Name Help: Twin Sister for Ruby RoseName Help is a series at Appellation Mountain. Every week, one reader’s name questions will be discussed.

We’re relying on thoughtful comments from the community to help expectant parents narrow down their name decisions. Thank you in advance for sharing your insight!

Marie writes:

My husband and I are expecting our first, and I thought we had a girl’s name all set. Ruby Rose has always been my #1 name. It’s what I wanted to name the kitten we got when I was in fifth grade. (That didn’t happen, and looking back now, that’s a relief, because I’m not sure I could name my baby after the cat!)

The twist? We’re expecting TWINS!! Both girls.

Here are our ideas:

Name one girl Ruby and one Rose. My husband came up with this one. On the positive side, I’d get to say “Ruby and Rose” together all the time! But it’s hard to let go of Ruby Rose as a single name, if that makes sense.

Name one girl Ruby Rose and find another name we love for our second daughter. This is the way I’m thinking. I’d really like the second name to have the same sound and rhythm as Ruby Rose. I’m considering Maggie Mae and Lily Lou, but my husband thinks they’re just kind of okay. (And I probably agree.)

Some other solution … Maybe it’s a sign that we should start from scratch? Or is there something else I’m not thinking of?

I’m not due until September, so we have a little bit of time. Except that twins come early, so I’d like to be prepared!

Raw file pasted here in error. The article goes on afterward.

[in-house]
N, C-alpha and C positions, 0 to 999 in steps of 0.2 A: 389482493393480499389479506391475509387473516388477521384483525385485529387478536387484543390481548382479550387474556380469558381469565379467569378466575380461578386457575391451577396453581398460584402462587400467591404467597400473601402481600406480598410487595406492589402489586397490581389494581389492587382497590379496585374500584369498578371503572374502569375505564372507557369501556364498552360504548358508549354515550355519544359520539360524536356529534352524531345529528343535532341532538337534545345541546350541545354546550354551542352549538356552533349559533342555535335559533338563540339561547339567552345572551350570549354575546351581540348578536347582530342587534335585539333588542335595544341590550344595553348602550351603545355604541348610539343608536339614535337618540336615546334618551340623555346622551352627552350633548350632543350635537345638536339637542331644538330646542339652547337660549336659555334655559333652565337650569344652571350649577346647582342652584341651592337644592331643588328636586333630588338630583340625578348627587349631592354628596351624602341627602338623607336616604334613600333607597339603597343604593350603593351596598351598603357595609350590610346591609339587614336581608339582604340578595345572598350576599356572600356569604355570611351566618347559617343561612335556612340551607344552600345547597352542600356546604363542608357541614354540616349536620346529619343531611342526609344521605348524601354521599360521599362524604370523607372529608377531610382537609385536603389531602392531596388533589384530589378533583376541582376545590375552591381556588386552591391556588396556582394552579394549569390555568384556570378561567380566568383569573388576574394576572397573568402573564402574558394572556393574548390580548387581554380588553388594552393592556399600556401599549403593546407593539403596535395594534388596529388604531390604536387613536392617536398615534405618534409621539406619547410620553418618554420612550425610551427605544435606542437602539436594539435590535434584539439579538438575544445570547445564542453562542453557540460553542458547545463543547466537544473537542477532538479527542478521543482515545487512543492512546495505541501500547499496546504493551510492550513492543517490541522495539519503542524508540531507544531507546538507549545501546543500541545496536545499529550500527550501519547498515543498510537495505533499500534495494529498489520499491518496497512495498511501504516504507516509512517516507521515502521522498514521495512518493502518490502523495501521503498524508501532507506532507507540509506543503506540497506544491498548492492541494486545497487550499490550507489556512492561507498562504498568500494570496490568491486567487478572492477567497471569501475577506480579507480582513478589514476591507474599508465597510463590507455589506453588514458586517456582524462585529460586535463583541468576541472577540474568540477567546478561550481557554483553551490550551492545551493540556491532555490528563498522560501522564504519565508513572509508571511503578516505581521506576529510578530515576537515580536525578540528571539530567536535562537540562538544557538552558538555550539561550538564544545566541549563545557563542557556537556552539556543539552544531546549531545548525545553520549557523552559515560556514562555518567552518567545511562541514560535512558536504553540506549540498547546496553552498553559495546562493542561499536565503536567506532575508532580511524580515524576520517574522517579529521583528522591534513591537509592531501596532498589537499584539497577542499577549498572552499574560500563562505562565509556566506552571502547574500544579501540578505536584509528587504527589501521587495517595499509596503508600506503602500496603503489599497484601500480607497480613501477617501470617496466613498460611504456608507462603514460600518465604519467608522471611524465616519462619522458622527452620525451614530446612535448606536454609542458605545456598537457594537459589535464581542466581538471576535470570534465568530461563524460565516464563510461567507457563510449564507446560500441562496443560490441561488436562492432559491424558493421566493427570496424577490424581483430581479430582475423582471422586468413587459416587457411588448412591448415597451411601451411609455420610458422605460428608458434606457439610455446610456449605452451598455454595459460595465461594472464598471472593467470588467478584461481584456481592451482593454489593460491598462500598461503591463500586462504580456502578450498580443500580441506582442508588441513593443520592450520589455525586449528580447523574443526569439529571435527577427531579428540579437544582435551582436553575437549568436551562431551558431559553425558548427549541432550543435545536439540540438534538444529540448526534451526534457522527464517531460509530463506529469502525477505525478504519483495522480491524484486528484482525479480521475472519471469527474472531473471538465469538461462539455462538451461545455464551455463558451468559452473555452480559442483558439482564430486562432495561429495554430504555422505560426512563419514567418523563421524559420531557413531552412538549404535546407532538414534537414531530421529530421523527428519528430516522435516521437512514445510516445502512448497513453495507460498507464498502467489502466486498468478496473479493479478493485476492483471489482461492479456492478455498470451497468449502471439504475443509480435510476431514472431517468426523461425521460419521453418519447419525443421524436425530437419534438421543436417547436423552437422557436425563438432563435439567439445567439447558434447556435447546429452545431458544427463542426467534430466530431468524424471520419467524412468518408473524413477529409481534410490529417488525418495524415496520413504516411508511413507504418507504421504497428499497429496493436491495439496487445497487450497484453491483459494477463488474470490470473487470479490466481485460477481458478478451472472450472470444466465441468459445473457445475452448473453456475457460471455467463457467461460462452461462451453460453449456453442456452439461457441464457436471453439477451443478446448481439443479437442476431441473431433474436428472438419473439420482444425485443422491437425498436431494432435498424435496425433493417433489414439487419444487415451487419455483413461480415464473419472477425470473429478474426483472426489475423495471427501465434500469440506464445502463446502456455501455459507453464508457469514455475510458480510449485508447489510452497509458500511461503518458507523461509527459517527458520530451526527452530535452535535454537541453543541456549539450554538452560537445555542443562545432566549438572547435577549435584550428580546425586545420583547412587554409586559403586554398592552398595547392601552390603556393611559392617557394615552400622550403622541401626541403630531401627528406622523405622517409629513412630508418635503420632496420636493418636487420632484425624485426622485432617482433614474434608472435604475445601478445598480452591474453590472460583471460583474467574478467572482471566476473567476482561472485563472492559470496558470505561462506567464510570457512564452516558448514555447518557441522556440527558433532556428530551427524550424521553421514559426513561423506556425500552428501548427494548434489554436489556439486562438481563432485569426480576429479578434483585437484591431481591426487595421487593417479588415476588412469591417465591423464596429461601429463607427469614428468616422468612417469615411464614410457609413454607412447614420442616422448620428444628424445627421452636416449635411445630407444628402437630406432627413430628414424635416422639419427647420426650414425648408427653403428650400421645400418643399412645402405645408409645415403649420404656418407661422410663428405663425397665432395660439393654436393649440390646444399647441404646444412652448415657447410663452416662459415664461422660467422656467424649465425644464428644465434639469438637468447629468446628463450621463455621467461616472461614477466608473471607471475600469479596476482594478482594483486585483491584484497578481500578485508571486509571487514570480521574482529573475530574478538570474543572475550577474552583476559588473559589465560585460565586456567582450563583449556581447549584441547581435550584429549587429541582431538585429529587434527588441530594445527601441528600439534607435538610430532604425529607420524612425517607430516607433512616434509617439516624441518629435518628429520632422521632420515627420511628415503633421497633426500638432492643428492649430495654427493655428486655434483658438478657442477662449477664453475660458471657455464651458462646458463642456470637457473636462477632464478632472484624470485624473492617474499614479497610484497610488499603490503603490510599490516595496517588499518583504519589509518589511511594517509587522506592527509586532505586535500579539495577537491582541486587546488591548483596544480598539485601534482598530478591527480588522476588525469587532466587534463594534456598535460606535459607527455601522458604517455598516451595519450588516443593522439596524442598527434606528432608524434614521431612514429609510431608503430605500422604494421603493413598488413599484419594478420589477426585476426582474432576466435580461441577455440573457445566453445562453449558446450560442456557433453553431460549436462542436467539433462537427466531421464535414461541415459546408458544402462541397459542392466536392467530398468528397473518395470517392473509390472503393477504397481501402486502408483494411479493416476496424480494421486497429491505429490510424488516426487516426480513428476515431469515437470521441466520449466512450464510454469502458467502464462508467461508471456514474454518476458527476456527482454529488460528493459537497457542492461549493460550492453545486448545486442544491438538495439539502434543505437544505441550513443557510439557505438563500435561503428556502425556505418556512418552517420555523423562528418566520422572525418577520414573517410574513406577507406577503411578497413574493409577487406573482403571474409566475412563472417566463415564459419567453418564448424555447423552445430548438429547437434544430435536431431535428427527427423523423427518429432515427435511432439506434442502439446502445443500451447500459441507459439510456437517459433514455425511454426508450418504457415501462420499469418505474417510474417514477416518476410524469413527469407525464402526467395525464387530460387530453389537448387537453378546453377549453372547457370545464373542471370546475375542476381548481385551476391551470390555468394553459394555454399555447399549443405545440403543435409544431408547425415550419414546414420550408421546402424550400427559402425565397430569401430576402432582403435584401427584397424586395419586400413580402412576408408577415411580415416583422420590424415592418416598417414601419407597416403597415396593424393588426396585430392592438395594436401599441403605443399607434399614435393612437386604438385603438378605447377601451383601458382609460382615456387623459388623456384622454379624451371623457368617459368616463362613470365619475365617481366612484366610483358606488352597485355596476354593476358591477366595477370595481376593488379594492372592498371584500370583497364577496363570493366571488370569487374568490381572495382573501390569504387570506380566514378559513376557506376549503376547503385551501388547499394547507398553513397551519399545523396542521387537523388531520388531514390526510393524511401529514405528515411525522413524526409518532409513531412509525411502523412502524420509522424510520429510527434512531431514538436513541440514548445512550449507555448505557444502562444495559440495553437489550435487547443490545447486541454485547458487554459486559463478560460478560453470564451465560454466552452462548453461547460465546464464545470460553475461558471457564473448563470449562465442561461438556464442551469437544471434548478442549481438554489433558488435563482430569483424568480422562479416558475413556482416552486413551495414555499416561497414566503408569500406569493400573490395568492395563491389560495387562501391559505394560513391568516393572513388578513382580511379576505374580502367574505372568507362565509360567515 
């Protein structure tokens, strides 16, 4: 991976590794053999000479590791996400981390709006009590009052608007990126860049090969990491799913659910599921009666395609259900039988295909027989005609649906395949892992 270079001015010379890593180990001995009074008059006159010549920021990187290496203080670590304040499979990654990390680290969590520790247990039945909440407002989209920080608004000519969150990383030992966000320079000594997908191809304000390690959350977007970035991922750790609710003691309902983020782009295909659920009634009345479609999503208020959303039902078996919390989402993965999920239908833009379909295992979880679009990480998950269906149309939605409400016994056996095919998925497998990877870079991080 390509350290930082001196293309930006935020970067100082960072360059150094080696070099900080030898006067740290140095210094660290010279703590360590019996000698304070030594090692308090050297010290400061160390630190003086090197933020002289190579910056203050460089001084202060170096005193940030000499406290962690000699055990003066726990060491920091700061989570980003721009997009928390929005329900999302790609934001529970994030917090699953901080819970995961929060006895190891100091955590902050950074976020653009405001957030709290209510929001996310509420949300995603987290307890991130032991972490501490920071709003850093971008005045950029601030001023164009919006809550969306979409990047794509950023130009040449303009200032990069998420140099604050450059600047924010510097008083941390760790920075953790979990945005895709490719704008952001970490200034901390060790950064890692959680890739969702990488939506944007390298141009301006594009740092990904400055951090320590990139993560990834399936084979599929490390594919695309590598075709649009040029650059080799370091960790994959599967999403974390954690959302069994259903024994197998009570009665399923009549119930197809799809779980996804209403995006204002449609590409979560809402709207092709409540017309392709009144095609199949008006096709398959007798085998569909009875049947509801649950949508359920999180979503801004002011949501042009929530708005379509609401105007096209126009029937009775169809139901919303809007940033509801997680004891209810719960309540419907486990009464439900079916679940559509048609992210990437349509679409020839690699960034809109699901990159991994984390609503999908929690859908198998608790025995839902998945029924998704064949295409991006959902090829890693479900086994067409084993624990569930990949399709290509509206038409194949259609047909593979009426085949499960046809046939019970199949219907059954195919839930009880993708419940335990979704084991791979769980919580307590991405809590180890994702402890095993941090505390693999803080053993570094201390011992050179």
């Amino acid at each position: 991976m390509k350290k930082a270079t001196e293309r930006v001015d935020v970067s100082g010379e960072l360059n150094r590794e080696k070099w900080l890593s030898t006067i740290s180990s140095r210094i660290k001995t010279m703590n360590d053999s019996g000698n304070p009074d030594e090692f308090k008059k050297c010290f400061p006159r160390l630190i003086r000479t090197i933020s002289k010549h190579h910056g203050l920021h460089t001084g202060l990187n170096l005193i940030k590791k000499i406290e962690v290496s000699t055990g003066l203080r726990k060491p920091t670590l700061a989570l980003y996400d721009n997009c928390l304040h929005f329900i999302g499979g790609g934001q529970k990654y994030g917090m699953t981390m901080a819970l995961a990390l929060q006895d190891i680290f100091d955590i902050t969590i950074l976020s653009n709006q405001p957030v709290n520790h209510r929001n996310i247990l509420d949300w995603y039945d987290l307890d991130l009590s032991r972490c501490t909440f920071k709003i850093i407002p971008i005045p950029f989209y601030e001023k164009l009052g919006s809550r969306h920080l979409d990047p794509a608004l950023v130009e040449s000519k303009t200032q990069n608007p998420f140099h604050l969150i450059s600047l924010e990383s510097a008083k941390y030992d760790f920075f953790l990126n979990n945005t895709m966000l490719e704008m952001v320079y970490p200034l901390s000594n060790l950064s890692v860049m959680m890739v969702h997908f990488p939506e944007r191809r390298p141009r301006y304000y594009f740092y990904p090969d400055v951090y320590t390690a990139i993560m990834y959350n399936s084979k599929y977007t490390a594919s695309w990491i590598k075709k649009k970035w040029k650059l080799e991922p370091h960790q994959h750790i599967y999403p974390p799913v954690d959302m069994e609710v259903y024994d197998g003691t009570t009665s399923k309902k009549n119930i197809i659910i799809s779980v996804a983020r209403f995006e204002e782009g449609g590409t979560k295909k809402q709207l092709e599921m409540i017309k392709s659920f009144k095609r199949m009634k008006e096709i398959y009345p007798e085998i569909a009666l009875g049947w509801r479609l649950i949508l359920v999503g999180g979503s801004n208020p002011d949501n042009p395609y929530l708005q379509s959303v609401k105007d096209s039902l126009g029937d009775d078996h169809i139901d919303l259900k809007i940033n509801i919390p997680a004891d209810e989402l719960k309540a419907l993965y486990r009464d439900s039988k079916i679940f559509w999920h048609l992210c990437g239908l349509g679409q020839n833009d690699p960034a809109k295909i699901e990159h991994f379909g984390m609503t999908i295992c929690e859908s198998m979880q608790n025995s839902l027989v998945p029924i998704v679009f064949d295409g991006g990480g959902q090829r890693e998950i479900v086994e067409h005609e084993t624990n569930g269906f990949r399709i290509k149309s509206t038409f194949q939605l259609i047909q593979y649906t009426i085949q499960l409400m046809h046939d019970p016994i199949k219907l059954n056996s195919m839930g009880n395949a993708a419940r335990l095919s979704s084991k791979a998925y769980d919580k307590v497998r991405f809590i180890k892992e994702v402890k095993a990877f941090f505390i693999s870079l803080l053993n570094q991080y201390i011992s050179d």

Please read on for my response and leave your thoughtful suggestions in the comments.

Abby replies:

Congratulations – and what a surprise!

Ruby and Rose both strike a certain note, don’t they? They’re vintage, but with a modern sensibility. Neither is especially frilly, but they’re both definitely feminine. And they’re both associated with the color red, though it’s not quite like naming your baby Blue. They’re well-established, mainstream choices that would wear well on a small child or an adult.

So they’re strong names and they’re well-balanced together, too.

I can definitely see your husband’s point. They’d make great names for sisters, well-matched but not in a too-cute way.

Unless … were you planning to use Ruby Rose as a double name?

It sounds like your favorite name is “Ruby Rose.” But is it actually “Rubyrose,” all together? If you’re thinking of it – and intending to use it – as a single name, that’s a little harder, right?

Because the equivalent of Rubyrose isn’t Maggie Mae. It’s Annabelle.

My guess is that you’re thinking of her name as Rubyrose, but probably intend to call her Ruby in every day life.

Here’s the million dollar question: How did you imagine introducing her?

If you conclude that you plan to use Rubyrose as a single name, then I agree – your husband’s suggestion of dividing Ruby and Rose for your twins doesn’t work.


But I’m hoping that’s not the case, because Ruby and Rose make great sister names.

I’d be inclined to call them Ruby and Rosie, which might be even a little more matchy – but it’s quite sweet!